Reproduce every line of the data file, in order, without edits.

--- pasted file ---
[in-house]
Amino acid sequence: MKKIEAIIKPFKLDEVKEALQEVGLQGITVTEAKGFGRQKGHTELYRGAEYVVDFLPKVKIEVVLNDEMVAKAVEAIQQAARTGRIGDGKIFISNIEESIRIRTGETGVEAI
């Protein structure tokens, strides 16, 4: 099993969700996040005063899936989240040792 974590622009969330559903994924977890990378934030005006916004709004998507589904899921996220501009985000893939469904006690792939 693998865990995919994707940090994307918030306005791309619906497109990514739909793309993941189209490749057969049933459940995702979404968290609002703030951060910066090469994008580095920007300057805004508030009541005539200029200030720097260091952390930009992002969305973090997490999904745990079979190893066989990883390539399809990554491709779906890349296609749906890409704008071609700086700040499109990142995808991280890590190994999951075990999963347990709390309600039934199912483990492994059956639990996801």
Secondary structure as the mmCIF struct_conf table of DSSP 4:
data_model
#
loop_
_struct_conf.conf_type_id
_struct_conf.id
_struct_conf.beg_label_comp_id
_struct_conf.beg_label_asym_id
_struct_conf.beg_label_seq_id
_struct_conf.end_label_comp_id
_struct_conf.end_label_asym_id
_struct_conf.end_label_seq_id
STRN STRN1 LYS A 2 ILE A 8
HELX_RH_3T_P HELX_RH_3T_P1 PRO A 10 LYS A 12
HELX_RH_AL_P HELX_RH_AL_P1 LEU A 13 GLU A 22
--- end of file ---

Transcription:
[in-house]
Amino acid sequence: MKKIEAIIKPFKLDEVKEALQEVGLQGITVTEAKGFGRQKGHTELYRGAEYVVDFLPKVKIEVVLNDEMVAKAVEAIQQAARTGRIGDGKIFISNIEESIRIRTGETGVEAI
């Protein structure tokens, strides 16, 4: 099993969700996040005063899936989240040792 974590622009969330559903994924977890990378934030005006916004709004998507589904899921996220501009985000893939469904006690792939 693998865990995919994707940090994307918030306005791309619906497109990514739909793309993941189209490749057969049933459940995702979404968290609002703030951060910066090469994008580095920007300057805004508030009541005539200029200030720097260091952390930009992002969305973090997490999904745990079979190893066989990883390539399809990554491709779906890349296609749906890409704008071609700086700040499109990142995808991280890590190994999951075990999963347990709390309600039934199912483990492994059956639990996801």
Secondary structure as the mmCIF struct_conf table of DSSP 4:
data_model
#
loop_
_struct_conf.conf_type_id
_struct_conf.id
_struct_conf.beg_label_comp_id
_struct_conf.beg_label_asym_id
_struct_conf.beg_label_seq_id
_struct_conf.end_label_comp_id
_struct_conf.end_label_asym_id
_struct_conf.end_label_seq_id
STRN STRN1 LYS A 2 ILE A 8
HELX_RH_3T_P HELX_RH_3T_P1 PRO A 10 LYS A 12
HELX_RH_AL_P HELX_RH_AL_P1 LEU A 13 GLU A 22